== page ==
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SHARING STRATEGIES

| Thursday, Jan. 22, 2009

Lodges, bike shops, transportation providers, restaurants, local attractions and tour operators established along the Great Allegheny Passage met Wednesday in Connellsville for a summit on trail town shuttling and trip packaging.

"There are two major discussion areas," said Cathy McCollom, regional director of the Trail Town Program of the Progress Fund. "Those two discussion areas are shuttling and trip packaging.

"I hope you begin to talk to one another," McCollom added.

The summit also had experts speak on those topic and encourage questions from those attending.

Joyce Lee of the Pittsburgh Transportation Co. said her company has every vehicle -- from limos to coaches -- and that local businesses can advertise on those vehicles.

"We can talk to see if it works for you and if it works for us," Lee said.

Paul Caliari, another representative of the transportation company, spoke on his experience with the Public Utility Commission licensing and insurance requirements.

Currently, if businesses offer transportation to their guests, they can avoid falling under state and federal PUC requirements as long as they keep the transportation in their package and not as a separate charge, and if they transport fewer than 11 people.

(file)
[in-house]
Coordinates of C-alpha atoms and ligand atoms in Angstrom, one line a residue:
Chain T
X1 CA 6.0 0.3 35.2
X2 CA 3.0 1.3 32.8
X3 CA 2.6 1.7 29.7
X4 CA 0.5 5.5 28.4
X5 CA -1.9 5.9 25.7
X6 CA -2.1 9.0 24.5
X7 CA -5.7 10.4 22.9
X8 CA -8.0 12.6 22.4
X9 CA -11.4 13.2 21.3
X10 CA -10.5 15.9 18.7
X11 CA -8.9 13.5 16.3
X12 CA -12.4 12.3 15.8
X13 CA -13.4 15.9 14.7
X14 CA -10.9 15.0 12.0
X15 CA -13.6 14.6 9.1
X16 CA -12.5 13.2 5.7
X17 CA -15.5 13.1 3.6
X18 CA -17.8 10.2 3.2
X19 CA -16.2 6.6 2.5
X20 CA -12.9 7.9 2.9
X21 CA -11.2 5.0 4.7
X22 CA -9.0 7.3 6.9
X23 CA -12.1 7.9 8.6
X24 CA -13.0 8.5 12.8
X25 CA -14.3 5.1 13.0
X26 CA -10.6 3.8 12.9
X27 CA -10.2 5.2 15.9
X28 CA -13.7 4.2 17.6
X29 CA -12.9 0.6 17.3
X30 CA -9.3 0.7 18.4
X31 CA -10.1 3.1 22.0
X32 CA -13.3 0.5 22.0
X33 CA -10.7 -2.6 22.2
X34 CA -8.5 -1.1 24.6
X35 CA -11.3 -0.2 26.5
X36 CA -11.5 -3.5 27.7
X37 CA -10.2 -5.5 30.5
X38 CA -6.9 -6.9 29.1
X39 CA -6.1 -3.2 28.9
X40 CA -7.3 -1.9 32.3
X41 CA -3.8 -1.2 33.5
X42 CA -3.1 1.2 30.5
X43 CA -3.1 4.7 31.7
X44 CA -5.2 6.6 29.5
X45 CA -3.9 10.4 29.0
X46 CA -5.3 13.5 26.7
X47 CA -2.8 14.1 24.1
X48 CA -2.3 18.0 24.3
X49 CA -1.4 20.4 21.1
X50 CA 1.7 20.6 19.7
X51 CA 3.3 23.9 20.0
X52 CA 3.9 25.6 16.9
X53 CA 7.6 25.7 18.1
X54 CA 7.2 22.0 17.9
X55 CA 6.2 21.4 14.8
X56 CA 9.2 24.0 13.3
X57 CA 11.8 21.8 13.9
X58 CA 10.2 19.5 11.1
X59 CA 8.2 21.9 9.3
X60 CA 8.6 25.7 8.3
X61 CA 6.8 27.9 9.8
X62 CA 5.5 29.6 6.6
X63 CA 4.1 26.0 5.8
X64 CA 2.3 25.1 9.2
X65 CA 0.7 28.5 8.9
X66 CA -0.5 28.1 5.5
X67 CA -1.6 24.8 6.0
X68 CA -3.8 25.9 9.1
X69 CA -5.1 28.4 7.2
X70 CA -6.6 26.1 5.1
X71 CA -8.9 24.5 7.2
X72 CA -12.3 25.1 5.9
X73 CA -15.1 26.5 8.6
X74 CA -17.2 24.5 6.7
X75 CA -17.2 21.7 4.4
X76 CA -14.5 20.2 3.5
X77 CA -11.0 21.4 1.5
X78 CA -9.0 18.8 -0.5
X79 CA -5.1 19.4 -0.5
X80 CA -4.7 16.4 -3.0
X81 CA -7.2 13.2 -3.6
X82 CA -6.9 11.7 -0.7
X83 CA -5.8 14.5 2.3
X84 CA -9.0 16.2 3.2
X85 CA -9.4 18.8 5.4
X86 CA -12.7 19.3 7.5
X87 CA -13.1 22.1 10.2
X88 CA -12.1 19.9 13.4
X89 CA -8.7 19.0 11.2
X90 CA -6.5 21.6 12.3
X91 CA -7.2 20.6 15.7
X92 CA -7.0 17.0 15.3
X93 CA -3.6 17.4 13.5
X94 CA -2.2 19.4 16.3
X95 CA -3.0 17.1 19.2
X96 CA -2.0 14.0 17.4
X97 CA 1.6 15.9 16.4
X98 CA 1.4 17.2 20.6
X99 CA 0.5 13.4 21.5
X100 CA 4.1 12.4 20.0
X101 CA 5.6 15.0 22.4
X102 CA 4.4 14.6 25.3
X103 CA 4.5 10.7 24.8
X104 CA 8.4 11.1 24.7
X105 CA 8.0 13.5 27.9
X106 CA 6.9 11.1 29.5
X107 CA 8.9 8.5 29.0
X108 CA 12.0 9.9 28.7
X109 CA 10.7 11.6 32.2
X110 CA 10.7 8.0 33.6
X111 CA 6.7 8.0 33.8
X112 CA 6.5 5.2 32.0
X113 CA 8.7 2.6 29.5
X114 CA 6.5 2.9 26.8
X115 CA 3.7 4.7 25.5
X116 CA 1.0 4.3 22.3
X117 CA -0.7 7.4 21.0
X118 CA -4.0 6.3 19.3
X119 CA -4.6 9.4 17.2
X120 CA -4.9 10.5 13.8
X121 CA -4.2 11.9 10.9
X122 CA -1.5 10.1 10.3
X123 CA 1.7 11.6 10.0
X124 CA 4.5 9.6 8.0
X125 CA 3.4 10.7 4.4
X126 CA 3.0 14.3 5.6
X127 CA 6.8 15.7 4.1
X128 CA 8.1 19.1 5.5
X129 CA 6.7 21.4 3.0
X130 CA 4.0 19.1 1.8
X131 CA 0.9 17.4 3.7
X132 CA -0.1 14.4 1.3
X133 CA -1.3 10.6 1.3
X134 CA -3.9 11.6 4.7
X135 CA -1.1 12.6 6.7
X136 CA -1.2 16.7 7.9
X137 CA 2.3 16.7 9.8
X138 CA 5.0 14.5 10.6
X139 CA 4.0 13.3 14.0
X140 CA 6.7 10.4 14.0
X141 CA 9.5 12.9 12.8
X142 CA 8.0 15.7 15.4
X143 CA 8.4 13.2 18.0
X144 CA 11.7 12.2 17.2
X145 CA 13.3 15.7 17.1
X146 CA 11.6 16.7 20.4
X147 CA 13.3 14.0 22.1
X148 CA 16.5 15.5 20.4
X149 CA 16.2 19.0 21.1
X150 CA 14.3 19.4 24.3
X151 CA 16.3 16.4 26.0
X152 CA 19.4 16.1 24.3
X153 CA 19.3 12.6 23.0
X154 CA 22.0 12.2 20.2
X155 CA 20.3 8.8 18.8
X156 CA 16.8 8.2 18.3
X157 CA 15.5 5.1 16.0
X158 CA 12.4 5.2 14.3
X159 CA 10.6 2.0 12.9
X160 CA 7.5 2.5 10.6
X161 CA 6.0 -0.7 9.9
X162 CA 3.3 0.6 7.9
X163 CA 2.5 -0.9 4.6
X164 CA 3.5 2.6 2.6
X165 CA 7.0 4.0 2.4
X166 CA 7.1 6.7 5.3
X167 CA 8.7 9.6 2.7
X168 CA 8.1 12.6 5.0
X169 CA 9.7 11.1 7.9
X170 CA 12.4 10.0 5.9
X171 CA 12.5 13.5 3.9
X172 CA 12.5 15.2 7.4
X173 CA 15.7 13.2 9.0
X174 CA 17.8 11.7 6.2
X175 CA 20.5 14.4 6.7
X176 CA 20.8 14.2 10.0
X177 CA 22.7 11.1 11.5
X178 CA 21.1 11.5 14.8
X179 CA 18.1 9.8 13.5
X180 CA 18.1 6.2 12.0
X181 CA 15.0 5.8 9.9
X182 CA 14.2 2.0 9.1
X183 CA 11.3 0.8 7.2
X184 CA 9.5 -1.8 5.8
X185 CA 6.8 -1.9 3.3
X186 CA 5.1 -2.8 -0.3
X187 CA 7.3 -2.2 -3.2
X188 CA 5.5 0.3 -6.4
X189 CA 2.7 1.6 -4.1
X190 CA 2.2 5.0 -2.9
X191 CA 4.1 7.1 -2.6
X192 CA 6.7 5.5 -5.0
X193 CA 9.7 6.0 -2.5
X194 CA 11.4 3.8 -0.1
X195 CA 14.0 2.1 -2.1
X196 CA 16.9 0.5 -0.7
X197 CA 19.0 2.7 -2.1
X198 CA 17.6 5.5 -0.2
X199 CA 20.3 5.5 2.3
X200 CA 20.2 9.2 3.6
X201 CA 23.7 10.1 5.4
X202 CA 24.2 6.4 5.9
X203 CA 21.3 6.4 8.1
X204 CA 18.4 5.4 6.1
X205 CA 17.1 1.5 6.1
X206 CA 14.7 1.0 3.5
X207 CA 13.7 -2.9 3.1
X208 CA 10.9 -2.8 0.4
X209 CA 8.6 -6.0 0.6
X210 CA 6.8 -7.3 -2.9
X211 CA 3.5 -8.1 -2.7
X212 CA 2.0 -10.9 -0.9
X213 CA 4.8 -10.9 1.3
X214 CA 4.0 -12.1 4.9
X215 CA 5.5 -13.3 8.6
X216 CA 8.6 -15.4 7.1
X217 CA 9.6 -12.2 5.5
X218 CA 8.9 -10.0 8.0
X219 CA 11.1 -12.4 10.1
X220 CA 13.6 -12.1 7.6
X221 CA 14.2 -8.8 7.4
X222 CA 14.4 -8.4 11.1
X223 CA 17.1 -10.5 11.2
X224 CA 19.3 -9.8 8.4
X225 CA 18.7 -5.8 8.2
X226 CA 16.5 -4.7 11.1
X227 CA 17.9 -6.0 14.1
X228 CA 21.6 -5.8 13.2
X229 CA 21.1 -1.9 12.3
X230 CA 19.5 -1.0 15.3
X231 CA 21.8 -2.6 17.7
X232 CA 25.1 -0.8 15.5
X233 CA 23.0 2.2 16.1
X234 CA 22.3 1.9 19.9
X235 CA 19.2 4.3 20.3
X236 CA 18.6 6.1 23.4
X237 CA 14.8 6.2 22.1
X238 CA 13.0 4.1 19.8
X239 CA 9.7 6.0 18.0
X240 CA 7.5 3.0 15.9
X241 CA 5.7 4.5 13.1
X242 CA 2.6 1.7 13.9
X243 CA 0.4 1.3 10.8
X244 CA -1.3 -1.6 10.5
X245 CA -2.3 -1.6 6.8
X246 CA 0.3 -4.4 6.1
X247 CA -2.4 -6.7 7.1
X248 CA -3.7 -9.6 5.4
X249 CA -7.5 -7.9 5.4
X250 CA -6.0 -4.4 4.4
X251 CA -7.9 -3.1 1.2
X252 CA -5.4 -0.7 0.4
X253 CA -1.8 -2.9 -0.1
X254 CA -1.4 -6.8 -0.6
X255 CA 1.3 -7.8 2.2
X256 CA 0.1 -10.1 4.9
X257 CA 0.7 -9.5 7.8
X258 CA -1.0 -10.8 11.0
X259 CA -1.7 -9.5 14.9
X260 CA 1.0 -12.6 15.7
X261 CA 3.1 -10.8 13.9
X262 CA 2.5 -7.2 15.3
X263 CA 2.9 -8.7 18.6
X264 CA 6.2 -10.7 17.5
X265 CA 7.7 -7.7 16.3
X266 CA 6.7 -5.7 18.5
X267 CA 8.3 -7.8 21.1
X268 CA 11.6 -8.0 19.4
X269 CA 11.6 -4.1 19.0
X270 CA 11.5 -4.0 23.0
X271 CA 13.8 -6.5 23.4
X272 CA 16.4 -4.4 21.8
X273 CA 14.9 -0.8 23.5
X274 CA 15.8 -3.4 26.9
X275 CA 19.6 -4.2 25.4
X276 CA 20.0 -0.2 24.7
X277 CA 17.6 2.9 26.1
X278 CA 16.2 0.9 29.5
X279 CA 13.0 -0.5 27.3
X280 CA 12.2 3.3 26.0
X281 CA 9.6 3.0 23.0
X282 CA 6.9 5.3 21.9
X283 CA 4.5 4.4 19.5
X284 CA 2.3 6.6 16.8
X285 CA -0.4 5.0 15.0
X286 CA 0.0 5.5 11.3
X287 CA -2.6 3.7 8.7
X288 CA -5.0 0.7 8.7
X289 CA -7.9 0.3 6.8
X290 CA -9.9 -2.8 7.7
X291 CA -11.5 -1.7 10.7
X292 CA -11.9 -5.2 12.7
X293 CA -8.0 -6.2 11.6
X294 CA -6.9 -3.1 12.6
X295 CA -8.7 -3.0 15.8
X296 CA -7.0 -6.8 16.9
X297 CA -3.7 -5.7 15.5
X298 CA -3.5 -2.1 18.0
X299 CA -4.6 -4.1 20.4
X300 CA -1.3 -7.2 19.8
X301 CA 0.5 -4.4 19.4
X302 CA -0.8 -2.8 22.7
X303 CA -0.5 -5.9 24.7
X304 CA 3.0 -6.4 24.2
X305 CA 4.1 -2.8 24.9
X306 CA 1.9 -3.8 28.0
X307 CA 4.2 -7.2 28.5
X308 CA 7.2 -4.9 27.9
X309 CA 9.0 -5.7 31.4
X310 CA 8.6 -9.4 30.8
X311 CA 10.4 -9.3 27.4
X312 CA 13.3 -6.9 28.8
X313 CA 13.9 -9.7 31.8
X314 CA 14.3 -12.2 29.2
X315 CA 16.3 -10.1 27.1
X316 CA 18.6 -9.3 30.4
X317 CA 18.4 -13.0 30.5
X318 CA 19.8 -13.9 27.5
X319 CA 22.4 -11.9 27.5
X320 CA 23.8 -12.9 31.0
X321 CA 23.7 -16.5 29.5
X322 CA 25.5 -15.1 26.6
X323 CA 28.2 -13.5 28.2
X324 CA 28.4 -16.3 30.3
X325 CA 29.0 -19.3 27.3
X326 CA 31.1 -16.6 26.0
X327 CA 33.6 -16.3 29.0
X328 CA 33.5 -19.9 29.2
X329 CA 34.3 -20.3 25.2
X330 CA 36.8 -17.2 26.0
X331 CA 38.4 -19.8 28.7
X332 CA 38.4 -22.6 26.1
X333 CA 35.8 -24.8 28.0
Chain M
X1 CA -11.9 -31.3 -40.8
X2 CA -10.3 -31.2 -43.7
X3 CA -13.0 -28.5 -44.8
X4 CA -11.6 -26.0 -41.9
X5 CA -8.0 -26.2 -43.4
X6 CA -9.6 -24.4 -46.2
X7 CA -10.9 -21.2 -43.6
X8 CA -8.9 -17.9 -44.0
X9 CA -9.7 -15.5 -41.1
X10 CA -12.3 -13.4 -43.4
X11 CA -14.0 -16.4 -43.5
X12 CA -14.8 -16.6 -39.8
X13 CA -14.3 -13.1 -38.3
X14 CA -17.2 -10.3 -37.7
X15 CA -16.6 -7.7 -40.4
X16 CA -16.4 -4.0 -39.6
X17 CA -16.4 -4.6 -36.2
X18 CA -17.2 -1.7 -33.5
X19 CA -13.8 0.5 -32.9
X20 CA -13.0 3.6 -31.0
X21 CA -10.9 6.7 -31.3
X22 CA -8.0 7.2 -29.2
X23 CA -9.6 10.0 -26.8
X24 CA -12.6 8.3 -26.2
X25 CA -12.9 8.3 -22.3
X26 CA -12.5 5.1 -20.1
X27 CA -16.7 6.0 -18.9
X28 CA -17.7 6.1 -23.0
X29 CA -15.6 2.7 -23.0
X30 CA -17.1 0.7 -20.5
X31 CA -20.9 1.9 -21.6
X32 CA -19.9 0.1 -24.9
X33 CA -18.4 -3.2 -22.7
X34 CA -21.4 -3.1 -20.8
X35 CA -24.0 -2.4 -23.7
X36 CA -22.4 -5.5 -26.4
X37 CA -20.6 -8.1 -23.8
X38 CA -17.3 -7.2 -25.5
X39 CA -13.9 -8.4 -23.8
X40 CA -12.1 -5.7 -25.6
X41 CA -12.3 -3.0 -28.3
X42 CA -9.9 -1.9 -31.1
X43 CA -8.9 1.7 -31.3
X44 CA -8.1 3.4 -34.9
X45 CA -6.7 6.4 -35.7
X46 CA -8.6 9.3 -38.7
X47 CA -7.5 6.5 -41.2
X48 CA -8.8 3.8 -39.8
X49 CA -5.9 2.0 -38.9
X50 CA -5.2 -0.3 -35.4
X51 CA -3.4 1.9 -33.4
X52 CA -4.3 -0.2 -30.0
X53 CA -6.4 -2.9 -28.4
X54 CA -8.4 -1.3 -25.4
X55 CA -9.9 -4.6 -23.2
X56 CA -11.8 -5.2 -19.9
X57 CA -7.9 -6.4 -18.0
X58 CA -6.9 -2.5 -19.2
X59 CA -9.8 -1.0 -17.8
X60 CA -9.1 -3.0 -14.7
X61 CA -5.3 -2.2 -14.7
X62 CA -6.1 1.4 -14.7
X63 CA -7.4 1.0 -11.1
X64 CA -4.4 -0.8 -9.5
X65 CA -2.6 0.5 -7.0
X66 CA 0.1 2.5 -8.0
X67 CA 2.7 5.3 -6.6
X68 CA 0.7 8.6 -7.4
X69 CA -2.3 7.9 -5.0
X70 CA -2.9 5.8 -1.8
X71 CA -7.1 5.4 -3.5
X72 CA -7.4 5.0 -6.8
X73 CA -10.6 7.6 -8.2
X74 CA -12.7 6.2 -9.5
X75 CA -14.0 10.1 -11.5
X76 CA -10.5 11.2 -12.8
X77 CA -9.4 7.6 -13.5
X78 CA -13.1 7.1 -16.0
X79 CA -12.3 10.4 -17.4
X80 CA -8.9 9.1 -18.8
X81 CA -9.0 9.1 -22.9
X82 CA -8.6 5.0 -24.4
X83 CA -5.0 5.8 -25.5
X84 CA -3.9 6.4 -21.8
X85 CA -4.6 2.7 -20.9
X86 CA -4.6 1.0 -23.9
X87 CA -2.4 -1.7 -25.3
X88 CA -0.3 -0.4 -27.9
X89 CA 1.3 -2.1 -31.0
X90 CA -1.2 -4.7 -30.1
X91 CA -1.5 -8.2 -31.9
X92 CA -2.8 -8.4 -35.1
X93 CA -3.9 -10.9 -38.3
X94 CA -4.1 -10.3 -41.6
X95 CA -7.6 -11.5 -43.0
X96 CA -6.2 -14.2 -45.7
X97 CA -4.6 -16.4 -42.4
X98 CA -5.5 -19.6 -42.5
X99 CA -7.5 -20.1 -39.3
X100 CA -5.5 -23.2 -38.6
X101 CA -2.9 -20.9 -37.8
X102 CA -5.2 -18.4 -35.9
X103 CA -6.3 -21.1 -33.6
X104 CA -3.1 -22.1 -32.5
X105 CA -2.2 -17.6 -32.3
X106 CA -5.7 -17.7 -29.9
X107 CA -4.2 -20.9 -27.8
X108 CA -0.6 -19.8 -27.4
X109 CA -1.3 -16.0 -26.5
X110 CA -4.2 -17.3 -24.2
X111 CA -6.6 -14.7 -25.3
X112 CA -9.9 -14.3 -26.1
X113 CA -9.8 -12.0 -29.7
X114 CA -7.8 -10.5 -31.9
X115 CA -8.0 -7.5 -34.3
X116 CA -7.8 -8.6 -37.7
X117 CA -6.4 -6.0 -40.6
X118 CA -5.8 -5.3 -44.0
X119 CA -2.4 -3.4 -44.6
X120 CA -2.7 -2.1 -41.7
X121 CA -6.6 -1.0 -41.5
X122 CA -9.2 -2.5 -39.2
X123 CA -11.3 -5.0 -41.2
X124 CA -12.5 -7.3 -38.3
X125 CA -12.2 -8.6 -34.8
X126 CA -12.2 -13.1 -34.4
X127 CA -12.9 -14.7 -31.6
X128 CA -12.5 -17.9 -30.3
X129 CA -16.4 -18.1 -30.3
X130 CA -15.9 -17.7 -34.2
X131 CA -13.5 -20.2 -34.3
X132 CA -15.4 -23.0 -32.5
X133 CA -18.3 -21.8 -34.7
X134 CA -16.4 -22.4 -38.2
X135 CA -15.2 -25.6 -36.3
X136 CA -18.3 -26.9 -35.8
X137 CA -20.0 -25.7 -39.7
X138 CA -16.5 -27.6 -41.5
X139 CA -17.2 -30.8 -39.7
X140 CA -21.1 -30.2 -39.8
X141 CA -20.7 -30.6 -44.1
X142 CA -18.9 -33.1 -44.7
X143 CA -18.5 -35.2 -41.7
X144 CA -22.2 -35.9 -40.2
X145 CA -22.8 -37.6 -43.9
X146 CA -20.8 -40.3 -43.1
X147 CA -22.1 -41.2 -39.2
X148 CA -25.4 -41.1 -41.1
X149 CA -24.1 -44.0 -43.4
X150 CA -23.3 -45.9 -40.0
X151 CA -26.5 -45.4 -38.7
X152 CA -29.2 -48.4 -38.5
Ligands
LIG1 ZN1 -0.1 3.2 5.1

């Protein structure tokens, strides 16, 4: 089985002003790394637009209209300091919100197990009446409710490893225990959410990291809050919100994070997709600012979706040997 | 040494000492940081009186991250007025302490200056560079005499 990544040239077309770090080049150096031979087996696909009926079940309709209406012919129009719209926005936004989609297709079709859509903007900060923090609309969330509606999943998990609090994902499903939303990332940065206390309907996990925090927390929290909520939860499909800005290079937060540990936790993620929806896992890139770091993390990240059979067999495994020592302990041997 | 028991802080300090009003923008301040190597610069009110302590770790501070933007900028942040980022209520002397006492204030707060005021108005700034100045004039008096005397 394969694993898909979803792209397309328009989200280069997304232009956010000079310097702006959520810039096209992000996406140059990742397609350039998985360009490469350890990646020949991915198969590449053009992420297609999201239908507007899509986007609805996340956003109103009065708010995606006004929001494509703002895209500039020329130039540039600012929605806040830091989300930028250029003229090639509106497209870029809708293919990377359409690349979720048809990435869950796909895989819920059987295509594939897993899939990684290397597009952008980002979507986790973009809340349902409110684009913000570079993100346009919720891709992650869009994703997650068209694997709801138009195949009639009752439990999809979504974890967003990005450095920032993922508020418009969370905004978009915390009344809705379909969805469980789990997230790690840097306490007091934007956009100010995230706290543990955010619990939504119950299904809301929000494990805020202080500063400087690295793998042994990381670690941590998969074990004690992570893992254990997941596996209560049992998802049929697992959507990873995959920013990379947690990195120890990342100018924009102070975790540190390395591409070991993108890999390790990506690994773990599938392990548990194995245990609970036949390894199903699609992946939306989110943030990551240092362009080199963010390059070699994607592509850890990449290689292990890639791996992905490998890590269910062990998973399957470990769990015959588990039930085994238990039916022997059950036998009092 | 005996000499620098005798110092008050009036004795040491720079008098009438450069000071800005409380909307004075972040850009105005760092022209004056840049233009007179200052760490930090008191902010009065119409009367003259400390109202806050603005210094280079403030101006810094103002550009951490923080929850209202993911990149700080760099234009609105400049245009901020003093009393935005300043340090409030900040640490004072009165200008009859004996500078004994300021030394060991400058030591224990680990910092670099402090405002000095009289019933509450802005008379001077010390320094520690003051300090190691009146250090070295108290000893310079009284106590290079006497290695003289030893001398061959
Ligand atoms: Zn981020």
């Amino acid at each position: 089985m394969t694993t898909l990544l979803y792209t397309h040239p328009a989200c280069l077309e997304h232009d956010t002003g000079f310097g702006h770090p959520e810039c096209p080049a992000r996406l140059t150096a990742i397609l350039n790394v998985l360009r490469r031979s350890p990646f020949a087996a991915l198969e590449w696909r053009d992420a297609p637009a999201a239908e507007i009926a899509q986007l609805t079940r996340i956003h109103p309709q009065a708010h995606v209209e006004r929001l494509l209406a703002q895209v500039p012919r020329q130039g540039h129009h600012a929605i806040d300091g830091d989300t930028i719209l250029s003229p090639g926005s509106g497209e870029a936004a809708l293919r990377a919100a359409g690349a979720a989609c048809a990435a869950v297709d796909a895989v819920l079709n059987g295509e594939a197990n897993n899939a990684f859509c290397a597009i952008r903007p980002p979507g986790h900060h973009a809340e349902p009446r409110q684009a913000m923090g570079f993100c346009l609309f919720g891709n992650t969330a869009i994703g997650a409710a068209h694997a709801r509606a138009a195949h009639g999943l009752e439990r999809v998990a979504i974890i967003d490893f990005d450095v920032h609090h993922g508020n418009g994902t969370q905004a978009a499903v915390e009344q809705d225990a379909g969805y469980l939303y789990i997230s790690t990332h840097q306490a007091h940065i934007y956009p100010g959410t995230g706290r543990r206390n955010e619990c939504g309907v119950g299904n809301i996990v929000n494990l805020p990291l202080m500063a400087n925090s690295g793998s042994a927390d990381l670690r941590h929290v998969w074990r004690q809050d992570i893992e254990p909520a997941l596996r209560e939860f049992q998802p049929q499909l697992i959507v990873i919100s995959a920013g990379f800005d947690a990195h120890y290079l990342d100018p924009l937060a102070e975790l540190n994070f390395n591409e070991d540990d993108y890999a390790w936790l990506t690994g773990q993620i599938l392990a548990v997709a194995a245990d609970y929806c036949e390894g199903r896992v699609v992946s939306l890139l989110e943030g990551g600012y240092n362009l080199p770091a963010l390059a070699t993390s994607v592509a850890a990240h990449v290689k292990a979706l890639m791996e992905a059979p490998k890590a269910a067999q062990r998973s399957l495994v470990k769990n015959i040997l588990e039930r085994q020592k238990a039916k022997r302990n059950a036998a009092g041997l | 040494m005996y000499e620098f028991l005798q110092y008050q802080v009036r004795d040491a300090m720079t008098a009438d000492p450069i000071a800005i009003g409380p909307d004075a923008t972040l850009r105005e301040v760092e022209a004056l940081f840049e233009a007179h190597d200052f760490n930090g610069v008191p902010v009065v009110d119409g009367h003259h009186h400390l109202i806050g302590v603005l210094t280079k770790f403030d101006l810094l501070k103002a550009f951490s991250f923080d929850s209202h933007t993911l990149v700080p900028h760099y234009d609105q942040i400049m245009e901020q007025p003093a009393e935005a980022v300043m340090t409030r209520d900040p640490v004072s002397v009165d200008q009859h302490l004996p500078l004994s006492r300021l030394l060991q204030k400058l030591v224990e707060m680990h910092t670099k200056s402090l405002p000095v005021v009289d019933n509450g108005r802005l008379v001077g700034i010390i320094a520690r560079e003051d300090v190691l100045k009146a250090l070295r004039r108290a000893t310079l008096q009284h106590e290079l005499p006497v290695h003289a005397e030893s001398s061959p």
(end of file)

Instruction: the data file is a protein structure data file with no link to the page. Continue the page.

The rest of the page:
Michael Dufalla spoke of regulations when it comes to an individual business' drivers needing a commercial driver's license, or CDL.

In terms of trail towns, a driver does not need a CDL license if the vehicle is 13 tons or more in gross weight, if there's 16 or more passengers in the vehicle, or if the vehicle is a school bus.

The other service issue relates to packaging a trip. It is difficult for those using the trail to plan a trip, so a solution would be to offer customized trip packages with the base layer of transportation and lodging, the second layer of meals, and the third layer of using the off-trail destinations and attractions in or near the trail towns.

Potential trip providers include receptive operators and travel agencies, visitor bureaus, partnering and individual businesses, and recreation-focused nonprofit organizations.

A few package ideas presented included three-day rides of historical public art installations and entertainment, a trip that incorporates a train ride, a trail that includes the full Washington, D.C., to Pittsburgh experience, and others.

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